Transcript: 7 Steps to Reversing Your Autoimmune Disease
Is gluten bad?
Gluten has been in the spotlight for a while as one of the most harmful foods for our gut. While not everyone needs to avoid gluten, if you have an autoimmune disease, the best and first thing you should do is to completely remove gluten from your diet (at least until your inflammation is under control unless of course you are celiac, where gluten will never be your friend).
“But why?” you ask.
For two reasons.
First, when you consume gluten, it travels through your stomach to your small intestine where it triggers the release of zonulin. Zonulin is a protein that signals the tight junctions of your intestinal wall to become porous, leading to leaky gut. So gluten leads to an increase in Zonulin which can cause leaky gut.
Secondly, every time your body is exposed to an invader (in this case gluten), your immune system memorizes its structure so that it can recognise it in the future and develops an adequate dedefense to it. The bad news is that gluten happens to be structurally similar to a number of your own body’s tissues. The immune system then registers your own tissue as an invader and attacks itself.
So what about a packet of chips now and then or a piece of bread once a week?
Unfortunately, even if you have less than 1/8 thumbnail of gluten, it has the ability to activate the inflammatory cascade which will last for 2-6 months! So even if you only ate gluten four times per year, you would be in a state of chronic inflammation year-round!
Before you think dooms day has arrived though, there is good news though. With so many people needing to avoid gluten, many companies have gone to great lengths to provide gluten free options. Some supermarkets even have dedicated gluten-free sections! There are plenty of delicious gluten-free options out there and many foods you can substitute with in your cooking to avoid using gluten.
Another important step to take if you have an autoimmune disease is to follow an anti-inflammatory diet.
Inflammation is strongly linked to not only autoimmune flare-ups but also to the development of autoimmunity in the first place. Excessive animal protein, simple sugars, gluten, dairy and food additives increase inflammation and can imbalance immunity.
Focus instead on foods that reduce inflammation such as organic fruits and vegetables, adequate clean proteins like legumes and quinoa and foods high in essential fatty acids such as olives, avocados, nuts and seeds.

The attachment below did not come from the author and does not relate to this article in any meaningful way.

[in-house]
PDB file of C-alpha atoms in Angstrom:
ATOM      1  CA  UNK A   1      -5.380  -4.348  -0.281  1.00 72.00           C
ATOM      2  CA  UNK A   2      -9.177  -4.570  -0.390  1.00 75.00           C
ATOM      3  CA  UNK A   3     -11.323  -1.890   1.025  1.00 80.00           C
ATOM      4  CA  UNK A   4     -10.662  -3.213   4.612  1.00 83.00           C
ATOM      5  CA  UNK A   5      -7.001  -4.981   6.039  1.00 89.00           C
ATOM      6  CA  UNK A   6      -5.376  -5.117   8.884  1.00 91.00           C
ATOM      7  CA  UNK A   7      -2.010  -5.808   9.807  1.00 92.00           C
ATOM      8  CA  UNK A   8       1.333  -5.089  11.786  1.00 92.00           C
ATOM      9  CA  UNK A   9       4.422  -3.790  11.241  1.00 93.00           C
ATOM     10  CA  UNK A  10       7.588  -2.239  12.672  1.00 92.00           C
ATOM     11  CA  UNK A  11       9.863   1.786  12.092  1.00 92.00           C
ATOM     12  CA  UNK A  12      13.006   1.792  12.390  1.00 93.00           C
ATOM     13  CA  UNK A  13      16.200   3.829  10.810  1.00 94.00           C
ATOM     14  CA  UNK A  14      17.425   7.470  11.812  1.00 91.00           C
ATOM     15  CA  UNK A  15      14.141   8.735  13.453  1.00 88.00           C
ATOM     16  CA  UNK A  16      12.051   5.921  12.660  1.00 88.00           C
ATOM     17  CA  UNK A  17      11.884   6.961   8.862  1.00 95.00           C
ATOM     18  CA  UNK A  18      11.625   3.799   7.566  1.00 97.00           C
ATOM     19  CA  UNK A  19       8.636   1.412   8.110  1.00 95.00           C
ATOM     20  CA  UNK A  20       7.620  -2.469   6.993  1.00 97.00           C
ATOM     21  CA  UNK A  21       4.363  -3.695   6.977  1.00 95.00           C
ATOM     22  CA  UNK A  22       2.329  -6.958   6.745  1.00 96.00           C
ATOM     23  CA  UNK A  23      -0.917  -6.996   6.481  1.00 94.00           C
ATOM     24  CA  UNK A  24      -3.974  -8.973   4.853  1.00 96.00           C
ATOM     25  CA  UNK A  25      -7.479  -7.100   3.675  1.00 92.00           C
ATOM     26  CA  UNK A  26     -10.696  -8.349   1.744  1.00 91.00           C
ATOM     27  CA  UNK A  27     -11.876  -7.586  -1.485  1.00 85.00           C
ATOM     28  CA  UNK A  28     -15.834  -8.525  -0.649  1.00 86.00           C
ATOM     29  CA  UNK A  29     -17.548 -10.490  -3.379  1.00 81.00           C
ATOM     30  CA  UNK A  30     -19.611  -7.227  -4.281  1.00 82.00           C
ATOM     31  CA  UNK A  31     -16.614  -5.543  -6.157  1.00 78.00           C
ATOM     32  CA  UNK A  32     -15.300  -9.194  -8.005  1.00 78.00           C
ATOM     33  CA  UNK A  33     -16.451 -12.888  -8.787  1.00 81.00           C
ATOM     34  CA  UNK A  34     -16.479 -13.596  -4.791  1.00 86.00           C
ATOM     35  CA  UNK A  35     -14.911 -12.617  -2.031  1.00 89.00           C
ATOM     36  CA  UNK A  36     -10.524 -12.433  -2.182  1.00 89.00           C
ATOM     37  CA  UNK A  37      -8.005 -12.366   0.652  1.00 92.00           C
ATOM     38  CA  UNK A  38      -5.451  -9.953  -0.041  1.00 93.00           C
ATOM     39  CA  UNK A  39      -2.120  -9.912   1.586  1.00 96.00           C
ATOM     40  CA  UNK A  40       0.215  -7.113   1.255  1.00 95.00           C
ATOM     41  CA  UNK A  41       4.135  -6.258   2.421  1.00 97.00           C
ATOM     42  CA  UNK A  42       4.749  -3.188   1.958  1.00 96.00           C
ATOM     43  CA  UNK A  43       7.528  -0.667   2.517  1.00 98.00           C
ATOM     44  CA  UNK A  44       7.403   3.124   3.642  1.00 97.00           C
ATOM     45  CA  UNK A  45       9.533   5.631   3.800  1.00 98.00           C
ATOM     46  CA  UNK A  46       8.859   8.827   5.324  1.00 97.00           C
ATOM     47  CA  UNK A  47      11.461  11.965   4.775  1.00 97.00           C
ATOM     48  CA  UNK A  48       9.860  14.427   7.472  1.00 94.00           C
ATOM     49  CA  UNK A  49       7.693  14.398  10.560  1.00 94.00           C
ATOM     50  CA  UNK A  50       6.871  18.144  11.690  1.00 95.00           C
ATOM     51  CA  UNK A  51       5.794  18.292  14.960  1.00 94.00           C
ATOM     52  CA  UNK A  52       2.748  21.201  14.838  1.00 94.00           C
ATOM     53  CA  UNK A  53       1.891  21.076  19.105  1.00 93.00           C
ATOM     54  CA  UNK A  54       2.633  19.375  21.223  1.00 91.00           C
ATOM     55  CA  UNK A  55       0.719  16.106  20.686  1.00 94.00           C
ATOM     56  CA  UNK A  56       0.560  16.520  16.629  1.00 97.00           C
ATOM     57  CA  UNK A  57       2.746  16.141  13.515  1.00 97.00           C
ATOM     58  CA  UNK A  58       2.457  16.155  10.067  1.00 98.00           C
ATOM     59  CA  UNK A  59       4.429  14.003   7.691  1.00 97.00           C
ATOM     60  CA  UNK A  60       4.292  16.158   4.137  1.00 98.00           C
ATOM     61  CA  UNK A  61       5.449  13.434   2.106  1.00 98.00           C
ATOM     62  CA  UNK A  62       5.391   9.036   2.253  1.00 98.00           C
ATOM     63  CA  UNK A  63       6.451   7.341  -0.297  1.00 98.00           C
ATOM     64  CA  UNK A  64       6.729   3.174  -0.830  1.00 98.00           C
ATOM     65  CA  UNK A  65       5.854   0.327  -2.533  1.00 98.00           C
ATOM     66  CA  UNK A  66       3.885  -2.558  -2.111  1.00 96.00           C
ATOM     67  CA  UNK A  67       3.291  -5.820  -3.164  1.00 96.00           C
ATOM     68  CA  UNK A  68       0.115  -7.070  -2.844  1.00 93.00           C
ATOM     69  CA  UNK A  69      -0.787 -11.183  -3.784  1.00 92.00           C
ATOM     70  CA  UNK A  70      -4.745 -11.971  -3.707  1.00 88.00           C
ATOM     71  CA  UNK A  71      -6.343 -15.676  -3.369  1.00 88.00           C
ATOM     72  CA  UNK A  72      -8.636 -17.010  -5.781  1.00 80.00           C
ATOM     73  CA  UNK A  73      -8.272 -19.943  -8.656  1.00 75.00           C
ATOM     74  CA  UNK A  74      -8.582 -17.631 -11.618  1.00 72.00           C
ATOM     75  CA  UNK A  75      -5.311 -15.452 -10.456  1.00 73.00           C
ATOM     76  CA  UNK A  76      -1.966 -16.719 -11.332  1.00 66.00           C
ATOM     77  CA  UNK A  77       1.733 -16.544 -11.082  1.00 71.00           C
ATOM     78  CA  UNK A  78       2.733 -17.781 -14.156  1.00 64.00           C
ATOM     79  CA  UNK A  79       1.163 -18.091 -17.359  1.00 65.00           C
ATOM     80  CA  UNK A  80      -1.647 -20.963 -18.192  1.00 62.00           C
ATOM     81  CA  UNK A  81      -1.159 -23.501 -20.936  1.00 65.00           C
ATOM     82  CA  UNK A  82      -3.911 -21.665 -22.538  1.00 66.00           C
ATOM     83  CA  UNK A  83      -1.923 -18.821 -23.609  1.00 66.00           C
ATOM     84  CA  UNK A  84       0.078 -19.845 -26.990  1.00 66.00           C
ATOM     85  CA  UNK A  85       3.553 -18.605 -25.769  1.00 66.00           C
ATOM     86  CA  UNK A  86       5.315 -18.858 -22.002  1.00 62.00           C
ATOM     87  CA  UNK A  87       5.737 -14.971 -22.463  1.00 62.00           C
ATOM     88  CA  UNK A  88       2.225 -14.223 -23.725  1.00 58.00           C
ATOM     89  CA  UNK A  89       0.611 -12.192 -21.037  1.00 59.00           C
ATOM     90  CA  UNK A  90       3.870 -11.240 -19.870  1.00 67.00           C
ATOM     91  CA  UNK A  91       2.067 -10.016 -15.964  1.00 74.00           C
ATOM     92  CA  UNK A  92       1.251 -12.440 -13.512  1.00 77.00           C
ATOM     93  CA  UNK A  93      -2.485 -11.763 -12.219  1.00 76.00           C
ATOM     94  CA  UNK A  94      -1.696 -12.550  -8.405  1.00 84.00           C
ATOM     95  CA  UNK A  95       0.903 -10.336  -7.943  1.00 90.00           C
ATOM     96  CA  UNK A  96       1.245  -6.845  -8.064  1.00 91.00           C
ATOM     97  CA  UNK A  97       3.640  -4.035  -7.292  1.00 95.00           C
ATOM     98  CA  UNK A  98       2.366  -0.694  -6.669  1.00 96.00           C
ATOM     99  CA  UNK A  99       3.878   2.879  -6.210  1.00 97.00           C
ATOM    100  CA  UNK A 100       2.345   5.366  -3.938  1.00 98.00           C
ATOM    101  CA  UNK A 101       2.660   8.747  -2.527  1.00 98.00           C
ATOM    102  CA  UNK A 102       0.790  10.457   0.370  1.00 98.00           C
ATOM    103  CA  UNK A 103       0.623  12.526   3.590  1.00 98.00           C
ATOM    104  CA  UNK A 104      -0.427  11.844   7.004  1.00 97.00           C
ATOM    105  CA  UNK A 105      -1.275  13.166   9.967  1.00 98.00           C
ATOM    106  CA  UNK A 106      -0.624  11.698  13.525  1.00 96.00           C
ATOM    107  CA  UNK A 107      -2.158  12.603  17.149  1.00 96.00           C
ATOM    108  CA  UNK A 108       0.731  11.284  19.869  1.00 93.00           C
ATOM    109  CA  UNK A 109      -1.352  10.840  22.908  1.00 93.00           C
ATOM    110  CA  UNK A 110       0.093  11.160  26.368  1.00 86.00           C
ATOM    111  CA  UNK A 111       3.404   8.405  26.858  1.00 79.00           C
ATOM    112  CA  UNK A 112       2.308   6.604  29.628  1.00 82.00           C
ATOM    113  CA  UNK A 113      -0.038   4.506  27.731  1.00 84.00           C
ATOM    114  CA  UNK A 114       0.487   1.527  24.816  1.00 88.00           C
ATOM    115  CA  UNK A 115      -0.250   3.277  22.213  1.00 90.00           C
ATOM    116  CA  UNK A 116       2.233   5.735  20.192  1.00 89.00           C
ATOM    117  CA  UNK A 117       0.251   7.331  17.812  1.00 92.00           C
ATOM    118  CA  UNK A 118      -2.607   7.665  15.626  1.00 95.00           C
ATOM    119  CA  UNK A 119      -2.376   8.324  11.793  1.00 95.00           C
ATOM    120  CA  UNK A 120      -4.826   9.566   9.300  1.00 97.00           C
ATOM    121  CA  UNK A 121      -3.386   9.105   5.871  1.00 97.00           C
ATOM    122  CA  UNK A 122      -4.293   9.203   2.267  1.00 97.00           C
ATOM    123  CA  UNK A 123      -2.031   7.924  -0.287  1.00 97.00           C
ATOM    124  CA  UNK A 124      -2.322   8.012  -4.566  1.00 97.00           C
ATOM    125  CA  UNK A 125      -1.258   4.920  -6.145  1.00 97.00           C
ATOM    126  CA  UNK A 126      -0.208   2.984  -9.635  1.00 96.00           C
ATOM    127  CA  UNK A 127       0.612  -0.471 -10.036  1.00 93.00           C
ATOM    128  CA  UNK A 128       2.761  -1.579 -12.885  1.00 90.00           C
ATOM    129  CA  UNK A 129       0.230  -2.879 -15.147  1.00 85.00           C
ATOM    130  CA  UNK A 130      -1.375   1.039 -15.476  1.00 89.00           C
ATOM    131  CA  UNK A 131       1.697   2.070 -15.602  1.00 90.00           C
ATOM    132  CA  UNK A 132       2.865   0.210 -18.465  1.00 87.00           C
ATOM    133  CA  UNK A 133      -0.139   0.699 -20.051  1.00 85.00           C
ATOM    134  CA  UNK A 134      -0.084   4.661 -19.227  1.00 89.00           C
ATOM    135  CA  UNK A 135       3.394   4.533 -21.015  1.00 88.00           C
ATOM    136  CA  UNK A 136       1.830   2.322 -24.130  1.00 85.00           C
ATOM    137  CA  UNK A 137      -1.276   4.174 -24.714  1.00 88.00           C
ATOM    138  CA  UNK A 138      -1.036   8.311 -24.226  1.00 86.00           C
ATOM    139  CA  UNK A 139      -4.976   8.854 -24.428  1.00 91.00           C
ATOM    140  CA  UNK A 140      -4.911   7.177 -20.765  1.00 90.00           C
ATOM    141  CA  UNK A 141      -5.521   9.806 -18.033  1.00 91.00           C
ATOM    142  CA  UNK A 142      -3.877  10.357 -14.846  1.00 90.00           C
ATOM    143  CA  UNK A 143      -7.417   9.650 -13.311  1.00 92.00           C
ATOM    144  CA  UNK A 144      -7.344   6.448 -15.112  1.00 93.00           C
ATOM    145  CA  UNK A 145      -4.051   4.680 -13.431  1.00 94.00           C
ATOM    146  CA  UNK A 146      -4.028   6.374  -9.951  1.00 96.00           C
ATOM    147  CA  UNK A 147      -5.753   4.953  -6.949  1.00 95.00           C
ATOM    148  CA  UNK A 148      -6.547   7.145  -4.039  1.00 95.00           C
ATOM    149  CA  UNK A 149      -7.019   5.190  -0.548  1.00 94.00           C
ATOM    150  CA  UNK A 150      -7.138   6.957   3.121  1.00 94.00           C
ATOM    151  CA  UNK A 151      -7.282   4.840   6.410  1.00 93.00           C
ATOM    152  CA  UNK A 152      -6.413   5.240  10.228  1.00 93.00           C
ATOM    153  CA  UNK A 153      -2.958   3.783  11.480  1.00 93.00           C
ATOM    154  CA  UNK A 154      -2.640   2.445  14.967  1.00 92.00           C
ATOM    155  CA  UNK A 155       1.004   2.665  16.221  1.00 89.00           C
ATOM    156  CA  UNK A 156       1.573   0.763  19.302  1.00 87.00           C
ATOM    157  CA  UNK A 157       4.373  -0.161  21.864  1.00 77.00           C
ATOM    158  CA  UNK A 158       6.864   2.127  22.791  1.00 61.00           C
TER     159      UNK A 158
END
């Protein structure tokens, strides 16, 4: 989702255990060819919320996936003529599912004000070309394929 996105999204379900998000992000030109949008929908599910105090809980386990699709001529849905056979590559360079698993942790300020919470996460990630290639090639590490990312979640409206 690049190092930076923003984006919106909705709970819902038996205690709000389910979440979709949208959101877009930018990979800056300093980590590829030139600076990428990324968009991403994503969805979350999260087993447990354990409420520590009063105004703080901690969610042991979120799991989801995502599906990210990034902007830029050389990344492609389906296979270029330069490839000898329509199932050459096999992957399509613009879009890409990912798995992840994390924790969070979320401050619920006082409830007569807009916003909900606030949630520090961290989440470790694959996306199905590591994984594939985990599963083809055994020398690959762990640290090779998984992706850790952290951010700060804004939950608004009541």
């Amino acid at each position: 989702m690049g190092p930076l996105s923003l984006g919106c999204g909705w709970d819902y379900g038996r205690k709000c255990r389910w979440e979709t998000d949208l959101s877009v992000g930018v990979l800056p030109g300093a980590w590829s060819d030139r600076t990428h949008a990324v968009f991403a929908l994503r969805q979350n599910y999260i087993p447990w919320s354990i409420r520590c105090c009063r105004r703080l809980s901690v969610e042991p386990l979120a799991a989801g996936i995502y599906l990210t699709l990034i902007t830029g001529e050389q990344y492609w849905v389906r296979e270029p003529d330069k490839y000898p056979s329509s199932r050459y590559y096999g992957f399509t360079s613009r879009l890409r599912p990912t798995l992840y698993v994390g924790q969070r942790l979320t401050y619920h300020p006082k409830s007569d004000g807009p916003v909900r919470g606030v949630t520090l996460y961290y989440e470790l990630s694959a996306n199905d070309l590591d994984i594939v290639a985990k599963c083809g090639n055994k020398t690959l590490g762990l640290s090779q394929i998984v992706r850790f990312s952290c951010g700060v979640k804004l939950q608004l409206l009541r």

Because addressing gut health is the cornerstone of autoimmune treatment, repopulating your gut bacteria with probiotics in both food and supplement form is recommended. Crack open that sauerkraut or kimchi or sit down with an afternoon kombucha and make those good guys in your gut happy.
Scientists have linked critically low vitamin D levels with autoimmune diseases like Lupus and Multiple Sclerosis. Vitamin D is well-known for its role in regulating the immune response.
So, take 20-30 minutes for your morning break and sit down with a book in the sun. Let those warm rays hit your skin, just be sure not to burn. You could also look at supplementation if you live in a country like the UK or Finland where the sun only makes an appearance for two days in the year.
Another important step in treating your autoimmune disease is to reduce your environmental toxin exposure.
Both exposure to environmental toxins (such as pollution, heavy metals, pesticides and recreational drugs) as well as toxins produced by the bacteria within your gut can activate the immune system and cause inflammation.
There are a few things you can do to mitigate these exposures:
- Aim to buy organic foods as much as possible
- Use a water filter for your drinking water
- Purchase only natural household cleaning products and personal care products
Don’t make excuses when it comes to exercise. Exercise has been shown to regulate and strengthen immune health. Aim to do moderate intensity exercise for at least 40 minutes per session, 4 times per week. If your mind is already resisting, get out for a walk every other day. Start somewhere, no matter how small. Over time, you will build habits your body will thank you for and you will be able and eager to do more and more.
Last but not least, learn how to manage your stress effectively. As stress causes inflammation in the body and dampens the immune system, it is important that you have some strategies that help to alleviate its impact. This could mean going for a walk, doing some yoga, journaling, exercising or even getting a massage or taking a relaxing bath.
So now you’re armed with all this knowledge on how to fight your autoimmune disease, but there’s one more thing you should know when it comes to turning off the autoimmune switch.
Food sensitivities are one of the major factors that cause inflammation and one which often goes unaddressed. They can wreak havoc on the integrity of your gut wall and create an environment ripe for inflammation and autoimmunity.
But knowing what foods you react to is not always easy to identify. You may feel bloated and sick in your stomach on a Wednesday and think “well what did I have for breakfast this morning?” But it may actually be Monday’s or Tuesday’s meals that are responsible. If you want to not only learn how to identify the culprits, but also how to overcome food intolerances, don’t ignore this video here.
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